Last week, I took my kids to Ohio. And, no, that was not a punishment.
We took that long trek on I-80 and enjoyed everything but the town of Clarion, Pa., which isn’t as glamorous as the road sign would lead you to believe. The two kids that went on the trip with me are good travelers and we listened to a lot of my favorite artists that they also like. Since it takes forever and a day to get to Ohio, we heard all of “London Calling” and “Give ‘em Enough Rope” from The Clash and much of The Smiths catalog. When you’re younger, Morrissey’s songs are sad, but, as you age, you discover they’re actually hilarious. From “Bigmouth Strikes Again:”
And now I know how Joan of Arc felt
Now I know how Joan of Arc felt
As the flames rose to her roman nose
And her Walkman started to melt
Comedy gold. If Morrissey appears anywhere on the East Coast this year, we’ve made a pact to go. Unfortunately, he is only scheduled for European dates.
We also heard some Johnny Cash and Ramones, thanks to the ipod plug-in feature in my car. I told the youngsters about the hardships of my youth, with the eight tracks, cassettes and the stack of CDs strewn everywhere. We discussed “London Calling” in depth and how “Train in Vain,” became the group’s biggest hit without being listed on the album and the subject of “The Right Profile,” a cheery little number about the disfigurement of movie star Montgomery Clift. We also grooved to “The English Civil War” and I thought about how the more things change, the more things stay the same.
I am so happy these kids of ours love music they way my brother and I did when we were their age. When they were smaller, I thought for sure I had lost them to the dreadful world of flash in the pan pop hits, but they got older and found their way. I also thought they’d never read, then “Atlas Shrugged” appeared one night on the coffee table. Raising children is a process, I keep telling myself.
We swung by Cleveland’s Rock and Roll Hall of Fame prior to a night game to Progressive Field. And, while I admit it is a tourist magnet and that the gift shop sold Justin Bieber’s CD, there was still something about those artifacts behind the glass cases that captured my fancy.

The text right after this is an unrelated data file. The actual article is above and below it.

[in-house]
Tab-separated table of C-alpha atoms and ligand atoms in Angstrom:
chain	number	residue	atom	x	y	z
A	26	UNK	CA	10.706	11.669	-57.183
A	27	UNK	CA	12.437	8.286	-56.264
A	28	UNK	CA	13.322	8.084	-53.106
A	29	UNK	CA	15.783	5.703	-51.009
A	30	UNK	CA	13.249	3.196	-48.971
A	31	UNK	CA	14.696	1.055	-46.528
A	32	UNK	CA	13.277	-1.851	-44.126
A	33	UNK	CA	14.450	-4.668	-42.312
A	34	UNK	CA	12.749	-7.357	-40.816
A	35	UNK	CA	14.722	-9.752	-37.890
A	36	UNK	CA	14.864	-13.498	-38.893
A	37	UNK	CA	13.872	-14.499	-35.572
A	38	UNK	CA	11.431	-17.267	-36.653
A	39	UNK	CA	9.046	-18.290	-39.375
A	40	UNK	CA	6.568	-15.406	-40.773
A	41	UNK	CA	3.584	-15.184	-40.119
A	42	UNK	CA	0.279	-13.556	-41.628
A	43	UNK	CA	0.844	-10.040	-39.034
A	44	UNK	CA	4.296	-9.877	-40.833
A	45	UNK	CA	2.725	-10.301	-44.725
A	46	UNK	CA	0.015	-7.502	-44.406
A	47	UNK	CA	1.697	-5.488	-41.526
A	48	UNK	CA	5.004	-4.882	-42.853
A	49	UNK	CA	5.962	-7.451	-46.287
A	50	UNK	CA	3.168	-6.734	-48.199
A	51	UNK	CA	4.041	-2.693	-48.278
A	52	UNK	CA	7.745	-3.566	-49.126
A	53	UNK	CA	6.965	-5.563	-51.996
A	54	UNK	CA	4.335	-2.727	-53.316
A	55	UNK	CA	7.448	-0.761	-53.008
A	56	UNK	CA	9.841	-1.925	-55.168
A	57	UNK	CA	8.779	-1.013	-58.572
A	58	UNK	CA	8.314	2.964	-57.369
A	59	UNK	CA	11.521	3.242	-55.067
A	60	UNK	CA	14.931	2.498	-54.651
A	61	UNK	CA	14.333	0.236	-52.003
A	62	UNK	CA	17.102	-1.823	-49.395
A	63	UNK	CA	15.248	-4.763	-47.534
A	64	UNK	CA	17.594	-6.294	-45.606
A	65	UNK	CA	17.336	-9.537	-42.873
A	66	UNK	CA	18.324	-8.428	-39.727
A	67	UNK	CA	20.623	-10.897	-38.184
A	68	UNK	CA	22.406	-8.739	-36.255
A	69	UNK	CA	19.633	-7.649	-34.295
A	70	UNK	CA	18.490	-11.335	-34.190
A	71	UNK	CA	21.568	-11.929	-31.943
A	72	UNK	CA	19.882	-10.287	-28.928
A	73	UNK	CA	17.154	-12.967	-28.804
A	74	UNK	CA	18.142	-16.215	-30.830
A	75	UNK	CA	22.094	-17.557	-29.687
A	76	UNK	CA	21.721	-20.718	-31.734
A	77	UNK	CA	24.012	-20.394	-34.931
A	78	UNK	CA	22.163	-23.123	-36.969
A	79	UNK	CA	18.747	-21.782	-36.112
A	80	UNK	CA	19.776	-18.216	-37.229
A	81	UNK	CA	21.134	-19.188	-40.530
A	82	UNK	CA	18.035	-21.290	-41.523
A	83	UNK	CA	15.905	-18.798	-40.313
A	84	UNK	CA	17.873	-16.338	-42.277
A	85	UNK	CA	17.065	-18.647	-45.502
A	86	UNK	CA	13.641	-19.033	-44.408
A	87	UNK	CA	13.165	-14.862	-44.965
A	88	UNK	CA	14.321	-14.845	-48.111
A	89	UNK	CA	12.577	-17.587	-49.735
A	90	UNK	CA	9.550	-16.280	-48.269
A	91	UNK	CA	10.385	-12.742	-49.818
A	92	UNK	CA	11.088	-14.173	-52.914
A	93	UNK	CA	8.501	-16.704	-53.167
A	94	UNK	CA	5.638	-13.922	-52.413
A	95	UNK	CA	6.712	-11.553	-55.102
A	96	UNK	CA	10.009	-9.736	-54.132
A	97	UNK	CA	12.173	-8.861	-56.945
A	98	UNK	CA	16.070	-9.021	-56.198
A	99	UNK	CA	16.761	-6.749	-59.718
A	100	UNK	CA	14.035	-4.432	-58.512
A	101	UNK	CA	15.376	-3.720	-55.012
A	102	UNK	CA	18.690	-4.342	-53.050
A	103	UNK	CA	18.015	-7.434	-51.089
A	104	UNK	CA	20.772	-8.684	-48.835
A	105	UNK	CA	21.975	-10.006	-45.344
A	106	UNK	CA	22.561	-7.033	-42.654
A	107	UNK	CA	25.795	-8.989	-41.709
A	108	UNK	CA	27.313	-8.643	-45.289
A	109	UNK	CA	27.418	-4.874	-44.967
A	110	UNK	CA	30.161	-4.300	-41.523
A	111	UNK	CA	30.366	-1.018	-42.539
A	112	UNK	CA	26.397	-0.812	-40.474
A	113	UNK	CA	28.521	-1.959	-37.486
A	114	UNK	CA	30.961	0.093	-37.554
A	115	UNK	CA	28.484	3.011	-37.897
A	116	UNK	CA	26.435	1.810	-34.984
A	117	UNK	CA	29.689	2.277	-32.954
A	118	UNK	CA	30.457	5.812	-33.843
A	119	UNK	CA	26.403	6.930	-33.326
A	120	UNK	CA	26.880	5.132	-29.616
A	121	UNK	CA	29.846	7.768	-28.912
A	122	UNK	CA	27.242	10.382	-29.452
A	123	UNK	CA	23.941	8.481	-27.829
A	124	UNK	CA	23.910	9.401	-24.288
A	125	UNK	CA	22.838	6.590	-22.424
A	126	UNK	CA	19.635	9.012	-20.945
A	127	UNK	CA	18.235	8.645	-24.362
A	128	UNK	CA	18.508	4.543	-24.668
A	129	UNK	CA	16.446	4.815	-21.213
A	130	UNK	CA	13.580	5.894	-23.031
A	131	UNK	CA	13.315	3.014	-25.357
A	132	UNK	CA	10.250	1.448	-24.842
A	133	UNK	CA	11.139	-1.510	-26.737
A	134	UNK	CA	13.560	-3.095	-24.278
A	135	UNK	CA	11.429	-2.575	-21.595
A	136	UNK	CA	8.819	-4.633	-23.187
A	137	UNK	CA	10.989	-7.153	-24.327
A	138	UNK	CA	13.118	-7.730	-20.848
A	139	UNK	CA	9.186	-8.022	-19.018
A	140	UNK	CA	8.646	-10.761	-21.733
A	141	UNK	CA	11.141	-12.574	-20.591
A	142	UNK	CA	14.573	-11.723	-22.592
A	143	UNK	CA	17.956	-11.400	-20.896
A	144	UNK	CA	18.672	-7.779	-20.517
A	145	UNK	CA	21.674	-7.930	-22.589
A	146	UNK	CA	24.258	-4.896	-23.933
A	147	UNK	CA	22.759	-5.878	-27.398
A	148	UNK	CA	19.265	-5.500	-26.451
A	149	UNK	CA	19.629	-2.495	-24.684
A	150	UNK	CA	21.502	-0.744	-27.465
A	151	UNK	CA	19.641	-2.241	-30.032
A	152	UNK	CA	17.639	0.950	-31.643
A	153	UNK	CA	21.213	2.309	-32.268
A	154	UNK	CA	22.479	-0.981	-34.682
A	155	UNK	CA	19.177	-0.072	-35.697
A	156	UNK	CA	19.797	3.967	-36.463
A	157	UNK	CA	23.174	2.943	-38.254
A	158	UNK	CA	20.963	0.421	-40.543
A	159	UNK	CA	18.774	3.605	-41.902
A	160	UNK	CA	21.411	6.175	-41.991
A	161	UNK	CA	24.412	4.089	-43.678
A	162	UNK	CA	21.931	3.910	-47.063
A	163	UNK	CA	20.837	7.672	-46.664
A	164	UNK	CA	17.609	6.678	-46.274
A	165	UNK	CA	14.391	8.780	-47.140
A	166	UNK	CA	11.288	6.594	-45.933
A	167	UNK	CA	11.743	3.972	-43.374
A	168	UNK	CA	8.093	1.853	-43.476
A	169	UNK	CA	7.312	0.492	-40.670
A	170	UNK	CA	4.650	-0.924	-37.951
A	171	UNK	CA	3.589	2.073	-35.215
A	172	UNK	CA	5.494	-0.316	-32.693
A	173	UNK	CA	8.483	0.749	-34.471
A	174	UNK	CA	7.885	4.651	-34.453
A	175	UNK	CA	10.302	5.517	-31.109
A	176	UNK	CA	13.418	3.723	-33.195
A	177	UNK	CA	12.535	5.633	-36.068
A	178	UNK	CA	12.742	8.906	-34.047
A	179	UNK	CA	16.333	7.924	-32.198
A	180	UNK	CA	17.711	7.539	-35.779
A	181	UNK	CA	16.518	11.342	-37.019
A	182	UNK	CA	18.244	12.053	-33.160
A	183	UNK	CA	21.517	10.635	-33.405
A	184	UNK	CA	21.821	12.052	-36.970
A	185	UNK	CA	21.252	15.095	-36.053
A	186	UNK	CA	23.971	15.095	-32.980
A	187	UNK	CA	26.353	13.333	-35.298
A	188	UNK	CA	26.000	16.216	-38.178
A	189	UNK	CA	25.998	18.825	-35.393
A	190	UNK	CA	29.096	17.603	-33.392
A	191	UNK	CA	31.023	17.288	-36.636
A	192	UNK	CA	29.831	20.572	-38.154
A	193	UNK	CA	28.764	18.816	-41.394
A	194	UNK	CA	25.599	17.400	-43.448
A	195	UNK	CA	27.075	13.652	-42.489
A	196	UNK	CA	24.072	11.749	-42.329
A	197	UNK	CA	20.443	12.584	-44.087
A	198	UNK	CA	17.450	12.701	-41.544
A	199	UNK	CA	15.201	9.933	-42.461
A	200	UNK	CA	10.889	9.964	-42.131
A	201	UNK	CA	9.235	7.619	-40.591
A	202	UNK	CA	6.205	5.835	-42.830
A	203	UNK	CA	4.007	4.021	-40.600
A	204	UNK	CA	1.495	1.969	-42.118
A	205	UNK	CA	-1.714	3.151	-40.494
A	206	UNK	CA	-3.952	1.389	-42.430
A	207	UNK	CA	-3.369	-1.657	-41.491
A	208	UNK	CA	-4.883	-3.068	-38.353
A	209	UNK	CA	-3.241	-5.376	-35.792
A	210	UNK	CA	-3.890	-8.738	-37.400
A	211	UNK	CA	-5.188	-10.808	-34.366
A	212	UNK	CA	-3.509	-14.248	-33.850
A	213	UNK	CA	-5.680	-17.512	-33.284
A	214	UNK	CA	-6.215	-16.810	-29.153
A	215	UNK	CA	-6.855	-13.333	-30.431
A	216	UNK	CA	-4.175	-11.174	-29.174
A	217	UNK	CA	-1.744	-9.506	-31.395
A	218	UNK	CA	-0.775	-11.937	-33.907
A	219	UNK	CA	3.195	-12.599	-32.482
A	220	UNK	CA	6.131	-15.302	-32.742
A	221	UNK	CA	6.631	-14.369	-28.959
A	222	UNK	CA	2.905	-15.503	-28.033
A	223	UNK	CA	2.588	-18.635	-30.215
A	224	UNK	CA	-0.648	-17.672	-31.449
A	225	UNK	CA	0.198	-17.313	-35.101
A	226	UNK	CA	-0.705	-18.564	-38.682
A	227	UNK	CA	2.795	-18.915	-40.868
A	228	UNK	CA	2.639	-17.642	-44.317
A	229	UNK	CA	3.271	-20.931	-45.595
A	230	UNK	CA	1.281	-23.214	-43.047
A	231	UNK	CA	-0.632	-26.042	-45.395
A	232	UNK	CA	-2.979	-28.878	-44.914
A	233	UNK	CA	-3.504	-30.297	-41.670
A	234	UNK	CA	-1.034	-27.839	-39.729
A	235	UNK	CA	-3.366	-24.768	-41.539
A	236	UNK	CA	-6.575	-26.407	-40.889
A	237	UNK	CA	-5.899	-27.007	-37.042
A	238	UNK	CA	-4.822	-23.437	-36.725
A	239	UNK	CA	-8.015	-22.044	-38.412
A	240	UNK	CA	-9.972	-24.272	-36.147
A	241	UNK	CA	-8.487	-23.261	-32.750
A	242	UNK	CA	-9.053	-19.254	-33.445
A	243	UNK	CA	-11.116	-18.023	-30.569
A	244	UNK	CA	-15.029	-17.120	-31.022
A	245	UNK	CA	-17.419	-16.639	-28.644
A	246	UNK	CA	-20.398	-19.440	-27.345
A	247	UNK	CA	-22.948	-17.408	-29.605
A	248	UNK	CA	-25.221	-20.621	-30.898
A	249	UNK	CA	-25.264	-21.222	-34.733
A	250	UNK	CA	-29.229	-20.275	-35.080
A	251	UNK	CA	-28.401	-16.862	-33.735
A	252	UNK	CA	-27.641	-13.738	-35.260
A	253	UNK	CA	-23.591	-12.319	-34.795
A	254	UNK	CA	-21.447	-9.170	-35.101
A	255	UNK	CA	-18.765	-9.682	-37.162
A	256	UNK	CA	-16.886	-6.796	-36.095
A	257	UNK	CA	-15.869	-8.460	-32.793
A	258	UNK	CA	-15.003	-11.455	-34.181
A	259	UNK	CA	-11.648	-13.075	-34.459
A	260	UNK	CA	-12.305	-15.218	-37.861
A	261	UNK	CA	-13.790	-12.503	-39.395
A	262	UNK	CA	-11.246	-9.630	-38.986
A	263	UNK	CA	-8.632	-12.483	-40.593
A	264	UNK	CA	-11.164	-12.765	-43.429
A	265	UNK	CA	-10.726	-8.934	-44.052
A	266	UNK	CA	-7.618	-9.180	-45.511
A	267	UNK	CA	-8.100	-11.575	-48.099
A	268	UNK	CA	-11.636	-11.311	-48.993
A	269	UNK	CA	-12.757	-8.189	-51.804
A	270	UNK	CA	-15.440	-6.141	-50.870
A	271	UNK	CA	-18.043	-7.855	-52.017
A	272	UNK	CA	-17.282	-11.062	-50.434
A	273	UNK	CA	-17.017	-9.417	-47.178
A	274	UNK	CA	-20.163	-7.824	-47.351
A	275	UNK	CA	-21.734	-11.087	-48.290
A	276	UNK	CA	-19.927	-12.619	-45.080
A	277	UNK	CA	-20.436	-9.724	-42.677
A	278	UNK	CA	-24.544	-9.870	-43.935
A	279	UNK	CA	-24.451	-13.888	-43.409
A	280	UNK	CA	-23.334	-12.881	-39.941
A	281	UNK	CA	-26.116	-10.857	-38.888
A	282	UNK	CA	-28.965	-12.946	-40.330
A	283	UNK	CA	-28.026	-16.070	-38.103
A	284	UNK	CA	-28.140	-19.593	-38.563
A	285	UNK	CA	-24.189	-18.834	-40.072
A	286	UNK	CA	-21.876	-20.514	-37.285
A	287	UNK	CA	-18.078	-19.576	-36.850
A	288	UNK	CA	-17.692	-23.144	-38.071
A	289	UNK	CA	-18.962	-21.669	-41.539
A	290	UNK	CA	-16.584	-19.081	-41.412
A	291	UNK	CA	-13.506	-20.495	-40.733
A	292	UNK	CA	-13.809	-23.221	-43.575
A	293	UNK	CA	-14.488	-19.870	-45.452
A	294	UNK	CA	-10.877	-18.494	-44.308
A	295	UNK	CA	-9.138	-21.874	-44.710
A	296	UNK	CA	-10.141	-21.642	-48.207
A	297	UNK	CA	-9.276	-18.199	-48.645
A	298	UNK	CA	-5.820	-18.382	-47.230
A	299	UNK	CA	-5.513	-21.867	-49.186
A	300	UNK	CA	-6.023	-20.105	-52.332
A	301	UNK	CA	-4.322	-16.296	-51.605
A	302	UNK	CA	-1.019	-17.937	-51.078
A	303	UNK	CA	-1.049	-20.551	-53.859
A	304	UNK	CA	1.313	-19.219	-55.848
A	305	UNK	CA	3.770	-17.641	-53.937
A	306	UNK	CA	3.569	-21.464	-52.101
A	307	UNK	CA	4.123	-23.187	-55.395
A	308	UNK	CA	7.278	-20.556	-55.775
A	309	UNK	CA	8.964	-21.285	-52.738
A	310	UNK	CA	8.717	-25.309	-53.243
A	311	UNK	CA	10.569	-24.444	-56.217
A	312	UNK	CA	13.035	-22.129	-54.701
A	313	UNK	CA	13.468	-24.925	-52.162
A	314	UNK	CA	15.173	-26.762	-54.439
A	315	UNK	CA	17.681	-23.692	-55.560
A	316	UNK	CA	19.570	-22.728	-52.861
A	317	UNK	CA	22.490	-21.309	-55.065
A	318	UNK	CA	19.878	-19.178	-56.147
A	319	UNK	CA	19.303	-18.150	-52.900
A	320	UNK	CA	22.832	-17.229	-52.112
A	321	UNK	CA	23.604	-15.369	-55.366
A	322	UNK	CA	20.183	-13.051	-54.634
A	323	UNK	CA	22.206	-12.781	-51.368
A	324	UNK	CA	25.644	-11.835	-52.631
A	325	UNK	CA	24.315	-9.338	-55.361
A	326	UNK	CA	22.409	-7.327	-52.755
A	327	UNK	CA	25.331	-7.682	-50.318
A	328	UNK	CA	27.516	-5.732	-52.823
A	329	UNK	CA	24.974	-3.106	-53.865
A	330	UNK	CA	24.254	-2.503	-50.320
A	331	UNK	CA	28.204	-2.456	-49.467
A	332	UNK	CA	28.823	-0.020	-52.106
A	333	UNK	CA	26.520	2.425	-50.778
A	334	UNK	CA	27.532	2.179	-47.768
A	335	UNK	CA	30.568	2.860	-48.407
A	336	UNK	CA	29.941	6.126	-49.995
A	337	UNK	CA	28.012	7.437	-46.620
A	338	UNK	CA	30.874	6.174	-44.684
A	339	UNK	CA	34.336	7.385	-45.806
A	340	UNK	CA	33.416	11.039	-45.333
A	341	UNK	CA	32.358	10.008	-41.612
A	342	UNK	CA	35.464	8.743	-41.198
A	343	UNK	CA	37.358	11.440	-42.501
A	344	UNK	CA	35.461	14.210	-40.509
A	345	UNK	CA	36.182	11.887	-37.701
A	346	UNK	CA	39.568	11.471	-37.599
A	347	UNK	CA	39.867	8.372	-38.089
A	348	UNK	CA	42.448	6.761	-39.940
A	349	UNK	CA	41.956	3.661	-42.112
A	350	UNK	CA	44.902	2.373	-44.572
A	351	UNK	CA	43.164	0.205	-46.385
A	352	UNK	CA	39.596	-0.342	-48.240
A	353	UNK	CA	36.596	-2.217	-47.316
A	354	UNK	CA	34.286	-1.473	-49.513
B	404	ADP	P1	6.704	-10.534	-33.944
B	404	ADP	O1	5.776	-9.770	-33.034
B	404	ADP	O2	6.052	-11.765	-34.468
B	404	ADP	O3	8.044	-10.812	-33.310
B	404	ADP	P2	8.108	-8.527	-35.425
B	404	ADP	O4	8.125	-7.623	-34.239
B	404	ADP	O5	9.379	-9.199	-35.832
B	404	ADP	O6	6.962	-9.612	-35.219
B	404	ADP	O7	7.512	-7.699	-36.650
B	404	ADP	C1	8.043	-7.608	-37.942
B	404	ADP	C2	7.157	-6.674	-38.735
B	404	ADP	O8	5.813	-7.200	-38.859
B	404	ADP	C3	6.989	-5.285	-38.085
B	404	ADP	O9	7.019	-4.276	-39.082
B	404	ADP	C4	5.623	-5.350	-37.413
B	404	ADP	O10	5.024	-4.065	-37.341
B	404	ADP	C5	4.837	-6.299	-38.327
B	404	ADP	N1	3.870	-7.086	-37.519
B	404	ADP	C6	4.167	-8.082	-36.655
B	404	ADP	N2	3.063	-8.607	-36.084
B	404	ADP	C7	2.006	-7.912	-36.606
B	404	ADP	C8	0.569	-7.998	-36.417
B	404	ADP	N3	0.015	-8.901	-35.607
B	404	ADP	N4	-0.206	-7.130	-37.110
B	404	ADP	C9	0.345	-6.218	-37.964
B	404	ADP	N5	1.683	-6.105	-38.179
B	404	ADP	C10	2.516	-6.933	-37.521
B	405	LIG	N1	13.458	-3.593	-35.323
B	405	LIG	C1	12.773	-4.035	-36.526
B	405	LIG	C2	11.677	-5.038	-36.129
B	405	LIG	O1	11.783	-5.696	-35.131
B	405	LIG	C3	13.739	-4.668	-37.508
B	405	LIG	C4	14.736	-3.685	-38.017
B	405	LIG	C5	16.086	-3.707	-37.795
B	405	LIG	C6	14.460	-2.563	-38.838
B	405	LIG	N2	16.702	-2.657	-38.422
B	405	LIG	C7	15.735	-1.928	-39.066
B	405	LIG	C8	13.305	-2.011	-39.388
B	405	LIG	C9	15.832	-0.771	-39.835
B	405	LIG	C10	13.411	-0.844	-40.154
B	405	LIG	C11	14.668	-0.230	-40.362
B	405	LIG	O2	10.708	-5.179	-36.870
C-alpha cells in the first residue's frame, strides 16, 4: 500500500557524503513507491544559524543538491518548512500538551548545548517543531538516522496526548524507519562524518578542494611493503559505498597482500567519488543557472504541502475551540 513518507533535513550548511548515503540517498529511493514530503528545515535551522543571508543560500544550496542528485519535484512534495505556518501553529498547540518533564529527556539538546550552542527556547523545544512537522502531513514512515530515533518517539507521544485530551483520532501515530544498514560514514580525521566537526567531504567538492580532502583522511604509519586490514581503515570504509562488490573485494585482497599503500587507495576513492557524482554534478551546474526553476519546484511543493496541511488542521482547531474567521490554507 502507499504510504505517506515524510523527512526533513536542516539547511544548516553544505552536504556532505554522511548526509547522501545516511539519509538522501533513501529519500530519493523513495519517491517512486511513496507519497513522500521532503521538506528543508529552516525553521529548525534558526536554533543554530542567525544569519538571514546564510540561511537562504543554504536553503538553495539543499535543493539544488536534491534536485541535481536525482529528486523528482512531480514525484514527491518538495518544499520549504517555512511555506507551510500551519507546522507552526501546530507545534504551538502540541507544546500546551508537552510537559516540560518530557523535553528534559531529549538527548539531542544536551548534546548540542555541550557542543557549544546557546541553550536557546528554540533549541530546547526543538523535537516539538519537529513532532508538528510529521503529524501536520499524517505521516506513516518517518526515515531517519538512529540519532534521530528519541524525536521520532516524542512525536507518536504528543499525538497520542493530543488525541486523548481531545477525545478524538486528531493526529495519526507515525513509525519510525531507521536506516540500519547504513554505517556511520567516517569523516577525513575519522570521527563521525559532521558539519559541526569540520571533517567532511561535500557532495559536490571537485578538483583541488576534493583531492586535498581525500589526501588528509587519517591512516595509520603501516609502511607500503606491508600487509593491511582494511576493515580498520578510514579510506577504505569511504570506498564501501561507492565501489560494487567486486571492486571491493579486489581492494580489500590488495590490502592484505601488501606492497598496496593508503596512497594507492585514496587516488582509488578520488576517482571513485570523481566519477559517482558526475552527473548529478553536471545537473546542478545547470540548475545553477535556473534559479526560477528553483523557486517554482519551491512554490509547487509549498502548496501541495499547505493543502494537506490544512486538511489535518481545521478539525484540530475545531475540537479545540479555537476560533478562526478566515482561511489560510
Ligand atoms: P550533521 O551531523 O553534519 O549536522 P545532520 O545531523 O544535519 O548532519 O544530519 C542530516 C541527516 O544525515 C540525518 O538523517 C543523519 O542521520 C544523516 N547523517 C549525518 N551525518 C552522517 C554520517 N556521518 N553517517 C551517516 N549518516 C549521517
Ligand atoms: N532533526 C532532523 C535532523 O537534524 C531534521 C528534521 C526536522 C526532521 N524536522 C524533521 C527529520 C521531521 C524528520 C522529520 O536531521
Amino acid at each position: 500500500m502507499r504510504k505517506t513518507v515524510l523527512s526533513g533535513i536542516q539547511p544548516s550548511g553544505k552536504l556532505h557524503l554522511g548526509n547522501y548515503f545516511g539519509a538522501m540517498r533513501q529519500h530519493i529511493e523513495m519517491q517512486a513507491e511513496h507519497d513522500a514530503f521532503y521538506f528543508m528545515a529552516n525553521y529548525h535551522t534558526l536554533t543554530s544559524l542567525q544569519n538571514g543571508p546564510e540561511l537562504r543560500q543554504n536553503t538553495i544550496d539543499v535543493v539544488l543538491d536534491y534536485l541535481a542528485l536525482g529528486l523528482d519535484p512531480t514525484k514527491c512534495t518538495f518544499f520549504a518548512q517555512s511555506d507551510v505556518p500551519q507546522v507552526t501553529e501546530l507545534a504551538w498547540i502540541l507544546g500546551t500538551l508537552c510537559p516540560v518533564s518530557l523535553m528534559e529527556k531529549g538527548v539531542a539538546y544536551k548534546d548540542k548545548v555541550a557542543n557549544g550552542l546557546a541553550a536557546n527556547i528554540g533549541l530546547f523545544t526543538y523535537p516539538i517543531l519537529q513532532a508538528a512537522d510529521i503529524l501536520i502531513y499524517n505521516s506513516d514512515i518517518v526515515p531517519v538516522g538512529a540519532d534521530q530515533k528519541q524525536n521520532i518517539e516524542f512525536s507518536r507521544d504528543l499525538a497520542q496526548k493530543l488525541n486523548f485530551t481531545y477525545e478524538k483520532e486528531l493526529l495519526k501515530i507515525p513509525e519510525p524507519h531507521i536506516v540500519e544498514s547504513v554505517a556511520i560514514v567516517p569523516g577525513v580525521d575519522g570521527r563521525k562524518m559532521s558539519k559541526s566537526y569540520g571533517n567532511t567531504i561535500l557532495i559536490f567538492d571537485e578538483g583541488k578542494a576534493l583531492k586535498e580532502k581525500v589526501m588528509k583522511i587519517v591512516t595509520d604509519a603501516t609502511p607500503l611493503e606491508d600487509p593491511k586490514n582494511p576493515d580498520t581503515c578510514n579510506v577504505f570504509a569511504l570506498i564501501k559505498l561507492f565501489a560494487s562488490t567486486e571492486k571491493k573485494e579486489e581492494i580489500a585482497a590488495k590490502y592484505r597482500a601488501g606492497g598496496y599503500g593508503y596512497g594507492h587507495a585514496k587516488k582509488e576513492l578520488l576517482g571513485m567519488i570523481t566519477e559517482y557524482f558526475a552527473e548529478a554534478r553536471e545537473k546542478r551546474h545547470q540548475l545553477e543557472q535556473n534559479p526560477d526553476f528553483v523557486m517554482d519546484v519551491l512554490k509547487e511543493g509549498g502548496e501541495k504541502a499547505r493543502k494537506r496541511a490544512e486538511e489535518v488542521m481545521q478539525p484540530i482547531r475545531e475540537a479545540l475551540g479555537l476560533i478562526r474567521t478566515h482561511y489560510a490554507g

I’ve been to the Everhart, the Louvre, the MOMA and Madame Tussauds, but the Rock and Roll Hall of Fame is different. It contains Jim Morrsion’s Cub Scout uniform, Chrissie Hynde’s red leather jacket from the debut LP of The Pretenders, post cards from Patti Smith and a letter she wrote to Jan Wenner of Rolling Stone. Oh, and the hand written lyrics to “The English Civil War” by the Clash and the tap shoes of the Everly Brothers. I wish I could write for hours about all the stuff they had, but very little photography is allowed there, which isn’t very rock and roll in my opinion. If you want to see the pictures I did take, please join my Sue Henry Facebook page and you’ll see Janis Joplin’s magic mushroom Porsche and the canopy from CBGB’s.
Rock and roll is a major part of my life and it fascinates more than politics and baseball. Music is a consuming passion with me, and now with the next generation of my family. Last summer, I took one or two kids and sometimes their friends or my friends to a bevy of shows. Now, most of the shows that come to NEPA are not for me, but maybe they’re for you. So, I encourage you to follow your bliss and maybe put the Rock and Roll Hall of Fame on your trip planner. It’s very near the Cleveland Browns and Indians stadiums, which are quite nice. I heard there’s a great science museum for all you scientists as well. You deserve a day or two off from arguing about the ills of the world. Trust me on that.